U.S. Navy Fields W76-2 Low-Yield Sub-Launched Nuclear Warhead

missile launched from beneath the ocean
Unarmed Trident II Ballistic Missile Launch

The U.S. Navy has fielded the W76-2 low-yield nuclear warhead, which is used on the submarine-launched Trident II ballistic missile.  The low-yield weapon is a variant of the standard W76-1 Trident II warhead, which itself was upgraded from the W76-0 standard in a program completed in December 2018.  The National Nuclear Security Administration announced in January 2019 that production of the first W76-2 had begun. The requirement calls for only a small number of warheads to be modified to the low-yield configuration.

The deployment of a low-yield nuclear capability stems from the 2018 Nuclear Posture Review, which called for additional nuclear response options as a deterrent against Russia attempting to use its own low-yield nuclear weapon in a limited first-use scenario.

The House included a provision in its version of the FY20 defense authorization bill that would have prohibited the fielding of a low-yield ballistic missile warhead.  House Armed Services Committee Chairman Adam Smith (D-Wash) argued that the existing U.S. nuclear arsenal already serves as a deterrent to Russia conducting a low-yield nuclear first strike, as a U.S. nuclear response could employ a high-yield weapon.  “That’s the deterrent,” he said.  The House provision did not make it into the final version of the defense authorization bill, allowing deployment of the low-yield warhead to move forward.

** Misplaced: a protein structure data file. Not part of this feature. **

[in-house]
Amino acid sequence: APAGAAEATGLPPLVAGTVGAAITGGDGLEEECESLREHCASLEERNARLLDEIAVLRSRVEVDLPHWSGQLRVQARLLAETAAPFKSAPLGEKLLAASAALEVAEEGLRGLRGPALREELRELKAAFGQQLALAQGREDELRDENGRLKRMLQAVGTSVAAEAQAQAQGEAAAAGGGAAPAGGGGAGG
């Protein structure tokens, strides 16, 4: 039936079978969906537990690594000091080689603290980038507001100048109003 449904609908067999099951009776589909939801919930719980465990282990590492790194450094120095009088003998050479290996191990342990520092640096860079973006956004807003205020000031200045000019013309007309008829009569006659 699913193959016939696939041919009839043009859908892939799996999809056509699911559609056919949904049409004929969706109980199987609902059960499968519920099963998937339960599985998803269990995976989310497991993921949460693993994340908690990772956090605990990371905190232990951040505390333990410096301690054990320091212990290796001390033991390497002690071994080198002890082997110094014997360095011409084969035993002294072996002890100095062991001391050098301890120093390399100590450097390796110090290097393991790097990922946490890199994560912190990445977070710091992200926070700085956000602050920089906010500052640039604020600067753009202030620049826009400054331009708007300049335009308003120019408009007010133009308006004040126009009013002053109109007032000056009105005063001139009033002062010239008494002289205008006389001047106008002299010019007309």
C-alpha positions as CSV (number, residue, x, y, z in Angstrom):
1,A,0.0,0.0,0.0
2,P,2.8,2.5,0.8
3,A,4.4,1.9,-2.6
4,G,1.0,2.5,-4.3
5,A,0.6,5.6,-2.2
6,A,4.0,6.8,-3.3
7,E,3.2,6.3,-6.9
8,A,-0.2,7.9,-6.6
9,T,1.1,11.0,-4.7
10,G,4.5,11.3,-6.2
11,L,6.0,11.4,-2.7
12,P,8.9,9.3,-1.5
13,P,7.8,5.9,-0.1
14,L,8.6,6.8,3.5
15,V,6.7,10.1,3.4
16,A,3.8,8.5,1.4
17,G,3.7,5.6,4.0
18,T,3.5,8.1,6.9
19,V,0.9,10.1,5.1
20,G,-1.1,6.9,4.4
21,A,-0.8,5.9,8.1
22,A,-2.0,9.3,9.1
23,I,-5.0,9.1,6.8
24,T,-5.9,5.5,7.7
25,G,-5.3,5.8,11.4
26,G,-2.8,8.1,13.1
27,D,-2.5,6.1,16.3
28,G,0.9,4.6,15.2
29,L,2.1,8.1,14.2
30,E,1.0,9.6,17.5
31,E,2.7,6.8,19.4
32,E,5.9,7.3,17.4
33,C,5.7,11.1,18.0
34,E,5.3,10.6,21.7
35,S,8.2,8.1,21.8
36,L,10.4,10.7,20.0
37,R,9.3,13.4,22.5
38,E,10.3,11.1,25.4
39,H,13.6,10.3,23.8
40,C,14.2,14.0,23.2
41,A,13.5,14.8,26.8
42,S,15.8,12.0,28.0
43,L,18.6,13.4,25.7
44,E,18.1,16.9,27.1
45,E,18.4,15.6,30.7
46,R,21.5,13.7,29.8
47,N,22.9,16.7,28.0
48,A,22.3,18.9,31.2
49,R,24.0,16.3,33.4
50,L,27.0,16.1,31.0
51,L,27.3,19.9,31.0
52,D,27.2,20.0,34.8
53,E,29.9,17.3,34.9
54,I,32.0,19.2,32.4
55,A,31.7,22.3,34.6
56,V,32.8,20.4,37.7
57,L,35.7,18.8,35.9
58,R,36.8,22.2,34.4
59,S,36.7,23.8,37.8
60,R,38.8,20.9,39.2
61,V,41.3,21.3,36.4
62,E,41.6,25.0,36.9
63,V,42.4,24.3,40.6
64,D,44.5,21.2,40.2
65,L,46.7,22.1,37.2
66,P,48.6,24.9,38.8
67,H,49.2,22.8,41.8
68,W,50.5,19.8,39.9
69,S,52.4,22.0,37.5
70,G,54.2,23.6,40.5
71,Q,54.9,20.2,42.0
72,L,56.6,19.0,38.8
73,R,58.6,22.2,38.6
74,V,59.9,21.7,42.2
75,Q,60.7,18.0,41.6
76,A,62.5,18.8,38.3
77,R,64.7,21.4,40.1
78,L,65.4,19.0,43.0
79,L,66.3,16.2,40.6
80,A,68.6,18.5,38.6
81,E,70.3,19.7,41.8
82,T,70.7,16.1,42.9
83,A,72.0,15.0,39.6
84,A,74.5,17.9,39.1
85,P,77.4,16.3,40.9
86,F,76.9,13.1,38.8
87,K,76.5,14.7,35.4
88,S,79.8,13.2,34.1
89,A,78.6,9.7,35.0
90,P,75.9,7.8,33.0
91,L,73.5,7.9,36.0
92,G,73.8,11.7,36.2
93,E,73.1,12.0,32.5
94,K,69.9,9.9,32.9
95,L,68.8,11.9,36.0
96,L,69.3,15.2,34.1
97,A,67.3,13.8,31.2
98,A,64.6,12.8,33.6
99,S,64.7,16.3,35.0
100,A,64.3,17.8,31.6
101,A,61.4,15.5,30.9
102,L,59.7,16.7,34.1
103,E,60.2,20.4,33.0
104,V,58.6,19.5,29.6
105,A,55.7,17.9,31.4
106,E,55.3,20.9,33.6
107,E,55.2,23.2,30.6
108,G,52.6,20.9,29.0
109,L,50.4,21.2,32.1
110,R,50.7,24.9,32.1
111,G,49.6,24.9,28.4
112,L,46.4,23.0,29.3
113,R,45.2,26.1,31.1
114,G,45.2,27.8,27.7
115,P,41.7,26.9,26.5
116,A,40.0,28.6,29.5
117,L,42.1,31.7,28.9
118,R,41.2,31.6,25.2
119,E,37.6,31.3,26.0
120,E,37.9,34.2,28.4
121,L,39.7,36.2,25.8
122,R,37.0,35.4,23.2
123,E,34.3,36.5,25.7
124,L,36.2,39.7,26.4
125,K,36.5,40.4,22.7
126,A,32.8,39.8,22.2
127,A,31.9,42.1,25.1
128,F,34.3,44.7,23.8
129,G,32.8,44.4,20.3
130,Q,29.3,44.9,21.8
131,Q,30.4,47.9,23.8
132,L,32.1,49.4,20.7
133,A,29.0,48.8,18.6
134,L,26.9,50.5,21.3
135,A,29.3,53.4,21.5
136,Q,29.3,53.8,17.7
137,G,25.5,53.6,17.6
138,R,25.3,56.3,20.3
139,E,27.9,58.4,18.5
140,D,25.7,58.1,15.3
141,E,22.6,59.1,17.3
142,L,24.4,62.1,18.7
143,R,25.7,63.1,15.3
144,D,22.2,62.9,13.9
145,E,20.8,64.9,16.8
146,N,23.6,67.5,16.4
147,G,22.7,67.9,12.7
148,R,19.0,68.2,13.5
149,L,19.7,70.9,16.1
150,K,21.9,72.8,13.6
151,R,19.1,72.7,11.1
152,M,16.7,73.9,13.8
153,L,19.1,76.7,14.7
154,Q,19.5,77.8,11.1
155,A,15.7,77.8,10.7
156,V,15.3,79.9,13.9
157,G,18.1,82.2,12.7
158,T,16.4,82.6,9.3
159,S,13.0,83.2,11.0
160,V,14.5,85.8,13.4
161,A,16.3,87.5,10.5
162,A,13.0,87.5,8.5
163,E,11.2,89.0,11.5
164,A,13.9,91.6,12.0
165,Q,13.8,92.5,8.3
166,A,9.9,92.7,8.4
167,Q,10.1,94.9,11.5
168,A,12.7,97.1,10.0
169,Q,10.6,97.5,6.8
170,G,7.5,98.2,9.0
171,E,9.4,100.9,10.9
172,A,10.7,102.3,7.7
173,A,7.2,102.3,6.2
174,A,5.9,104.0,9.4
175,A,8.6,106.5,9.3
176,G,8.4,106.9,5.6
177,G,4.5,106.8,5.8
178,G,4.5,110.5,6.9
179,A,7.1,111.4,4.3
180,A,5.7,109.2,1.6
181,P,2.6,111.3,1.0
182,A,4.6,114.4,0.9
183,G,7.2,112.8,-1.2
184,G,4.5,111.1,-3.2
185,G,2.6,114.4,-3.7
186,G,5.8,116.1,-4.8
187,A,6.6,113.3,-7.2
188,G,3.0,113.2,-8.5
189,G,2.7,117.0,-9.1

A statement from the Pentagon said that “this supplemental capability strengthens deterrence and provides the United States a prompt, more survivable low-yield strategic weapon; supports our commitment to extended deterrence; and demonstrates to potential adversaries that there is no advantage to limited nuclear employment because the United States can credibly and decisively respond to any threat scenario.”

About Shaun McDougall

Shaun McDougall is an analyst at Forecast International covering the U.S. and Canadian defense markets.

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